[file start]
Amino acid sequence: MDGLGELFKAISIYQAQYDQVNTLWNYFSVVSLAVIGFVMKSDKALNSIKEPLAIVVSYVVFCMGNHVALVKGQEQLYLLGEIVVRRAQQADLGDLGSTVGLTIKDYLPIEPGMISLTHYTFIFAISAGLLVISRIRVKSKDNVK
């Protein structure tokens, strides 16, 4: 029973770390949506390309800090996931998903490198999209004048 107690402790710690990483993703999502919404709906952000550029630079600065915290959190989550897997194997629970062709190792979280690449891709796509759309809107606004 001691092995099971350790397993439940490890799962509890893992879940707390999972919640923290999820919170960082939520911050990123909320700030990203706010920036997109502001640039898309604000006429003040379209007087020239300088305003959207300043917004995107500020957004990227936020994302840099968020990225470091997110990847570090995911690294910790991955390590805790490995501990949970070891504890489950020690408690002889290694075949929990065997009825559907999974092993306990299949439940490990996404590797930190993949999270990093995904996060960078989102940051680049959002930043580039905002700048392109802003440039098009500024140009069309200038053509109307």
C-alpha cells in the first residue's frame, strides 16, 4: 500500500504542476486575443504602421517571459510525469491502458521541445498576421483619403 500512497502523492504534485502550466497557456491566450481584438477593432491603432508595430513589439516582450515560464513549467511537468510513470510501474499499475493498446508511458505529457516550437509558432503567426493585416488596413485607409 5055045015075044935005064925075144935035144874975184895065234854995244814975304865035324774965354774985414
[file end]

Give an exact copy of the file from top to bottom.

Amino acid sequence: MDGLGELFKAISIYQAQYDQVNTLWNYFSVVSLAVIGFVMKSDKALNSIKEPLAIVVSYVVFCMGNHVALVKGQEQLYLLGEIVVRRAQQADLGDLGSTVGLTIKDYLPIEPGMISLTHYTFIFAISAGLLVISRIRVKSKDNVK
């Protein structure tokens, strides 16, 4: 029973770390949506390309800090996931998903490198999209004048 107690402790710690990483993703999502919404709906952000550029630079600065915290959190989550897997194997629970062709190792979280690449891709796509759309809107606004 001691092995099971350790397993439940490890799962509890893992879940707390999972919640923290999820919170960082939520911050990123909320700030990203706010920036997109502001640039898309604000006429003040379209007087020239300088305003959207300043917004995107500020957004990227936020994302840099968020990225470091997110990847570090995911690294910790991955390590805790490995501990949970070891504890489950020690408690002889290694075949929990065997009825559907999974092993306990299949439940490990996404590797930190993949999270990093995904996060960078989102940051680049959002930043580039905002700048392109802003440039098009500024140009069309200038053509109307």
C-alpha cells in the first residue's frame, strides 16, 4: 500500500504542476486575443504602421517571459510525469491502458521541445498576421483619403 500512497502523492504534485502550466497557456491566450481584438477593432491603432508595430513589439516582450515560464513549467511537468510513470510501474499499475493498446508511458505529457516550437509558432503567426493585416488596413485607409 5055045015075044935005064925075144935035144874975184895065234854995244814975304865035324774965354774985414